Conflicting messages – please bear with me, this is about flowers. Roses, in particular. It all began in a supermarket, where the lady in front of me grabbed the last bunch of tulips proclaiming: “I always need something fresh after Christmas”. The empty bucket confirmed that she was not the only one.
A couple of days later I was thrown into confusion. One magazine occupied two pages with: “Not for sale. Red Roses, it’s over”. As this was the beginning of February, the message was clearly targeted at a specific audience. The advertisement came from Bloom & Wild with the subtitle “Show us how you #Care Wildly this Valentine’s Day”. Now, wait a minute, this can’t be coming from a flower shop; they would be compromising their own business. Bloom & Wild must be an upmarket DIY company. A quick search on the net confirmed however that they actually brand themselves as the UK’s most-loved online florist. So this was some kind of publicity stunt. OR masses of red roses left to wilt at the borders.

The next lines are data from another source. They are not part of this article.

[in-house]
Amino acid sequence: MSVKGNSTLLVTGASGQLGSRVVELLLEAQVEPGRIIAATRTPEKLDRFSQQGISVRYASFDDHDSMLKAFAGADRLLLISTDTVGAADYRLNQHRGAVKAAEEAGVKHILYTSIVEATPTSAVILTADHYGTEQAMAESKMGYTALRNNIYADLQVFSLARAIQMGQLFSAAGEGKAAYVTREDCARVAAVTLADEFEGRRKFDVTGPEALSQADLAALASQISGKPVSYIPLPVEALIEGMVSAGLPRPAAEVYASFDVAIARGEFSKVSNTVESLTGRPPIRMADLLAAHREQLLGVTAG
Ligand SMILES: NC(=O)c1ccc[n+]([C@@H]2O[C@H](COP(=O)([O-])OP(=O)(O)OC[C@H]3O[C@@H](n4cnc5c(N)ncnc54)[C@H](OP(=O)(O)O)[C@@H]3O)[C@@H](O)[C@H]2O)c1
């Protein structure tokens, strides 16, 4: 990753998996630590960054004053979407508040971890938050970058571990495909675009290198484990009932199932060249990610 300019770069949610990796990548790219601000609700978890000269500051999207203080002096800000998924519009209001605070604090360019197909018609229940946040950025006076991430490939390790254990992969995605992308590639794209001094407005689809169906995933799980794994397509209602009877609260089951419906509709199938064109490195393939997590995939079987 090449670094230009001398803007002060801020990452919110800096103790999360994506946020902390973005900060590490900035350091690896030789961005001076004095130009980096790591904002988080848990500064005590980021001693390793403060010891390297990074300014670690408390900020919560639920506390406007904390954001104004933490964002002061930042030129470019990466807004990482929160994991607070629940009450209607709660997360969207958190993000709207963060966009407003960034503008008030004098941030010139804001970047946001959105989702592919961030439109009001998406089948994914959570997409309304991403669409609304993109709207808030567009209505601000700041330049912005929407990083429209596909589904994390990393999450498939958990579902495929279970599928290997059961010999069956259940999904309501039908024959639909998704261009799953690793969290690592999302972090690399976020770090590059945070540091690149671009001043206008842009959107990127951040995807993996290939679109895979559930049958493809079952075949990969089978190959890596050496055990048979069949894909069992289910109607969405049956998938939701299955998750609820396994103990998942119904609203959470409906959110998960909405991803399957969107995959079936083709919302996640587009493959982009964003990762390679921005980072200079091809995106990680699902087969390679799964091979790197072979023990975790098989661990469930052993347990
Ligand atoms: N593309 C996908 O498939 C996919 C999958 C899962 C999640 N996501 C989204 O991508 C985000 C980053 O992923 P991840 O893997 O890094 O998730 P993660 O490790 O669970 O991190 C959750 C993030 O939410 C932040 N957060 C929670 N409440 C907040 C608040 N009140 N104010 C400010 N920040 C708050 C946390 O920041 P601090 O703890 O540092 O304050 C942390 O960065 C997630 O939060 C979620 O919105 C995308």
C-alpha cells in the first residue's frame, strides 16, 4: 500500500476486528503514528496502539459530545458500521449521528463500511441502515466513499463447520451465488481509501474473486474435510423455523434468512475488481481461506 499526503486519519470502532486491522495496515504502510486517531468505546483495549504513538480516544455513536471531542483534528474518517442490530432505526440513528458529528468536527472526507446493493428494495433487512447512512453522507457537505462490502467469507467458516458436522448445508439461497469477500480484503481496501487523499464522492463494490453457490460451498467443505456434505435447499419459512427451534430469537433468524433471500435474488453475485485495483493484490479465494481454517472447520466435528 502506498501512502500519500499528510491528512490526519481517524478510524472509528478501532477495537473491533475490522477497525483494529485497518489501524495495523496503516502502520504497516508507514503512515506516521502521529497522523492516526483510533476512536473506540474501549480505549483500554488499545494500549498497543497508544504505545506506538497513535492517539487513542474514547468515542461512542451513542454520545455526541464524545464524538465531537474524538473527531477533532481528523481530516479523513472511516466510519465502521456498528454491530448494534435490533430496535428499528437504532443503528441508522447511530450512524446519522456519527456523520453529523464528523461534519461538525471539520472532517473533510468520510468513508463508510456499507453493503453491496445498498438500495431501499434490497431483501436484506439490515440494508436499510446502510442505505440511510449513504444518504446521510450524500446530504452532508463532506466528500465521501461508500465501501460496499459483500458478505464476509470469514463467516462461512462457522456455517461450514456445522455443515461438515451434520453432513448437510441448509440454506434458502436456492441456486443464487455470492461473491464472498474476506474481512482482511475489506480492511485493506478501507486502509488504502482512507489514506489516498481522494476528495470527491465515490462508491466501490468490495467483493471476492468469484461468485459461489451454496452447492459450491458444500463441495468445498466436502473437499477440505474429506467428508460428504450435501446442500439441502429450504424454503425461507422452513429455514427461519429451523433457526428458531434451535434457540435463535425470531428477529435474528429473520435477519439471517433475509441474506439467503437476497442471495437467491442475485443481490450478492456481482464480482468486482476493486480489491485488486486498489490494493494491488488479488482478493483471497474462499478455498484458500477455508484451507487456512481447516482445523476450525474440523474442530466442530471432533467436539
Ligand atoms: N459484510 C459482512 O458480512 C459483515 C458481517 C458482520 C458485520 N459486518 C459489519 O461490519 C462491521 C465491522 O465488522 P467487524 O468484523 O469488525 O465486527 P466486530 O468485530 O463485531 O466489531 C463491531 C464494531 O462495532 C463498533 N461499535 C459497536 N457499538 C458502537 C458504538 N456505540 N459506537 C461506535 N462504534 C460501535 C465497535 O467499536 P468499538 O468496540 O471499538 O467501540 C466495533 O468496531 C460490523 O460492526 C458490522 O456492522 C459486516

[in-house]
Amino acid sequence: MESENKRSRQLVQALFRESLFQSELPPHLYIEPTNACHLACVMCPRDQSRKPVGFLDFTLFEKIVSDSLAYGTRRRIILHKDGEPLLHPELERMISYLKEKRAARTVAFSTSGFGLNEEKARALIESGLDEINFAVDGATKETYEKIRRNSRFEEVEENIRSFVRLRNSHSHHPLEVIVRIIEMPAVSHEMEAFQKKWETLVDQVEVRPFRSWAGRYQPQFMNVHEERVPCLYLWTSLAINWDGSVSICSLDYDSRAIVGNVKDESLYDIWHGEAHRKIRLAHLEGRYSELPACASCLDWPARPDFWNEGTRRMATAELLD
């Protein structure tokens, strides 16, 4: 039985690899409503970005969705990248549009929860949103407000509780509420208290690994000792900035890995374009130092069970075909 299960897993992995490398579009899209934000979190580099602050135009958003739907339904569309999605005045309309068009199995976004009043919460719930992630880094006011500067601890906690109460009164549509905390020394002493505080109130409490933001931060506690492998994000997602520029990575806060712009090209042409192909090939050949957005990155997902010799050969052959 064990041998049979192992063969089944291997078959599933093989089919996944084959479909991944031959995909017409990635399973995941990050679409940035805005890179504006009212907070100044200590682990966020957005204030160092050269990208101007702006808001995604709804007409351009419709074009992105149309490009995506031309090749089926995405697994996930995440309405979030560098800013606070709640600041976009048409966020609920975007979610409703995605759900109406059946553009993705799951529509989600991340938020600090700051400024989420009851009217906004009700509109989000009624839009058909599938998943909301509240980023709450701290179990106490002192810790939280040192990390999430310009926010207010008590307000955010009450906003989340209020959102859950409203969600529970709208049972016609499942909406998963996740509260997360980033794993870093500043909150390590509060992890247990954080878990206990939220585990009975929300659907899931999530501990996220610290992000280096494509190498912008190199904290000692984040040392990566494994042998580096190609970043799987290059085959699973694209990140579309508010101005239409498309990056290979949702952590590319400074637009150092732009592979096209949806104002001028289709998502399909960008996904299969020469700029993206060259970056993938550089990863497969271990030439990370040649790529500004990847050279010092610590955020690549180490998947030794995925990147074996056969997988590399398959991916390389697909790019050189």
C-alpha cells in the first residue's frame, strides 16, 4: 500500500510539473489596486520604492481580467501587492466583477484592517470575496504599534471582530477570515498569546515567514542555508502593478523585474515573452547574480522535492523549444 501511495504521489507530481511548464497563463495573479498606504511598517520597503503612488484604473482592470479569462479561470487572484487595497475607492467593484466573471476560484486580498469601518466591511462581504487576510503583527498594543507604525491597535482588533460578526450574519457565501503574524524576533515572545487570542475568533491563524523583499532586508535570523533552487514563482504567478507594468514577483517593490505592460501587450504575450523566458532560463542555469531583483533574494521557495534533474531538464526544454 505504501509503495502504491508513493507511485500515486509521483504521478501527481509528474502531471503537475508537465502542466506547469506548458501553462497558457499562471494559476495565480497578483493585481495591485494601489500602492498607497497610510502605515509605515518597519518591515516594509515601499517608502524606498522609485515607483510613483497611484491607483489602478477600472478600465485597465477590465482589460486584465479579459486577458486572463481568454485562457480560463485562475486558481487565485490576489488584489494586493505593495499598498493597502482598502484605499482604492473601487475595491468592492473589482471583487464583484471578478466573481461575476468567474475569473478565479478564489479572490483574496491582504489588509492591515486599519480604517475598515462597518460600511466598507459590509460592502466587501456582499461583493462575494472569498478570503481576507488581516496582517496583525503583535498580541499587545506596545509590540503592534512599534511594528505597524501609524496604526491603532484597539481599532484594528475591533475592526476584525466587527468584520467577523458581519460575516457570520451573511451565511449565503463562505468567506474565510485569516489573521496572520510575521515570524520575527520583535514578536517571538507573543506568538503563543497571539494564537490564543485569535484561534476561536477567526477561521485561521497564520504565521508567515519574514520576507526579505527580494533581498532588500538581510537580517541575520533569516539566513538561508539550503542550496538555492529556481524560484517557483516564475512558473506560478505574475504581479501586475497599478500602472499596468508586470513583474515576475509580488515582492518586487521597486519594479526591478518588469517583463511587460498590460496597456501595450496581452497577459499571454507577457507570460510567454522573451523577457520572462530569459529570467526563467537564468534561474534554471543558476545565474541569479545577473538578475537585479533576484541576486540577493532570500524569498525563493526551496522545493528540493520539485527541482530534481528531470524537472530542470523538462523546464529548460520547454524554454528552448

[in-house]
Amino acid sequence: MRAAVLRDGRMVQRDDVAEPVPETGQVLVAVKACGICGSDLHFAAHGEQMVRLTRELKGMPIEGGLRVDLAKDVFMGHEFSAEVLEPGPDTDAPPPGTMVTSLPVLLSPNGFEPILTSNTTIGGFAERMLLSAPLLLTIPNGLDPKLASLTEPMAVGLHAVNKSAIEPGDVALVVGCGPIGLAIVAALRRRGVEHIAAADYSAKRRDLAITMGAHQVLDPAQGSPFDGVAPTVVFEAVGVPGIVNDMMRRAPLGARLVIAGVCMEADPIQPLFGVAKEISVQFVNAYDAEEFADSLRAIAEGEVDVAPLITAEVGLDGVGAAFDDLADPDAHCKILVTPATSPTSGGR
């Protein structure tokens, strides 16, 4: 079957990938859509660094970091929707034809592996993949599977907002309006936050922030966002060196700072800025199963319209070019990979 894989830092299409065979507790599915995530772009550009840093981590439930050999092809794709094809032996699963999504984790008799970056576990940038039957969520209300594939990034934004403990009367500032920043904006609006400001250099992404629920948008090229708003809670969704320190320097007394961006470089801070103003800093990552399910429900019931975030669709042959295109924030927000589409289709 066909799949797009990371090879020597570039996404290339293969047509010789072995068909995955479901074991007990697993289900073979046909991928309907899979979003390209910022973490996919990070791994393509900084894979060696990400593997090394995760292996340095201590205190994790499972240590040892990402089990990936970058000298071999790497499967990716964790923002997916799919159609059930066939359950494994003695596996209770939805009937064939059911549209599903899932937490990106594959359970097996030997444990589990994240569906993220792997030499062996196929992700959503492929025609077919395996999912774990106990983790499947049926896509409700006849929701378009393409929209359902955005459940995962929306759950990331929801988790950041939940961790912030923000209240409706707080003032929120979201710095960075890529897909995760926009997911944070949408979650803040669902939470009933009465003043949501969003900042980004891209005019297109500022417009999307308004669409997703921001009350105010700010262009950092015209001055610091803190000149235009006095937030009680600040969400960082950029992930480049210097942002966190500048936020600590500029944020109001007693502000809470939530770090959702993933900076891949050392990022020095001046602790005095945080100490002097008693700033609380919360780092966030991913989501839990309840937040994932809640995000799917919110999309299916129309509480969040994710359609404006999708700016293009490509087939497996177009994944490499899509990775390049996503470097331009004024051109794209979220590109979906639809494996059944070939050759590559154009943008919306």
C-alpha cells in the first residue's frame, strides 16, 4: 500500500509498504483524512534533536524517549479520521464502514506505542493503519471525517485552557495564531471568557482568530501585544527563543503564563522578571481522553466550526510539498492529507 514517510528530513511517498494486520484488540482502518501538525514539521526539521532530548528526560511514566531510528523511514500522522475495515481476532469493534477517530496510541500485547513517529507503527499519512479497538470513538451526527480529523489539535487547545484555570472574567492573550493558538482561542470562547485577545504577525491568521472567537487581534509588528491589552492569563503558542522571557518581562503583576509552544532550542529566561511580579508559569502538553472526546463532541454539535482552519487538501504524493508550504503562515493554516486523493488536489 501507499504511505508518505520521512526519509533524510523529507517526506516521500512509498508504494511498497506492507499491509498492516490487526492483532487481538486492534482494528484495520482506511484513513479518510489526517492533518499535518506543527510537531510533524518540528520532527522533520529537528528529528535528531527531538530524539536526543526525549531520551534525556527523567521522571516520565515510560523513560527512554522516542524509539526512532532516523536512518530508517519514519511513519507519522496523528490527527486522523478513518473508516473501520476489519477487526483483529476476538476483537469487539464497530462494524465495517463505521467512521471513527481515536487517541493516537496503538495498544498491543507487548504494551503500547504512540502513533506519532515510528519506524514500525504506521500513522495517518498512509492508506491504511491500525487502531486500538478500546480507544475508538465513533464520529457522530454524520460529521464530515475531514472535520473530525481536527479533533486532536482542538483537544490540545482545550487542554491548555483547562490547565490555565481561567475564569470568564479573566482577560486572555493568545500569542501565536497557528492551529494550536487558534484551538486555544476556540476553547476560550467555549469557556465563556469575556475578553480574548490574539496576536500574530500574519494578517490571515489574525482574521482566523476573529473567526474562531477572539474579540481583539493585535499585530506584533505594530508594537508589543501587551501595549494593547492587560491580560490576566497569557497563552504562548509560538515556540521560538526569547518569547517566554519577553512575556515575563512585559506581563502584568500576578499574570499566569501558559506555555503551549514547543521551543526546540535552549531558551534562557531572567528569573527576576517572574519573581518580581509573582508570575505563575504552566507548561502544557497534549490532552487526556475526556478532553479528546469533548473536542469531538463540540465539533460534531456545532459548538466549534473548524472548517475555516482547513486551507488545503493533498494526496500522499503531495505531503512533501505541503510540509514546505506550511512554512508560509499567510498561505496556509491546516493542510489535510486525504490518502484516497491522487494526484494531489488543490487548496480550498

Taking the time to read the full message made things clear: Bloom & Wild feel that Valentine’s Day is not an event that ticks boxes with “a generic dozen”. It is more about showing you care. In their own words: “Care isn’t just big romantic gestures. It’s the little things we do for people, when nobody else is even looking”. Taking this further, Valentine’s Day is not only for lovers, it’s for everybody. This is what I call inclusive. Rest assured, they still send out bouquets. Like their Letterbox Flowers, flat-packed with arranging instructions, that fit through the front door. I imagine ballerina style long stems. Go and practice your “reference”.
But is there an alternative for those who were promised a rose garden? How about a potted “City of London Rose”, a shrub with large, shaggy, blush-pink fragrant flowers on an upright but bushy plant? A creation developed from “Rosa New Dawn” in 1986. Sustainable. Positioned next to your Living Christmas Tree. Now, that’s a thought.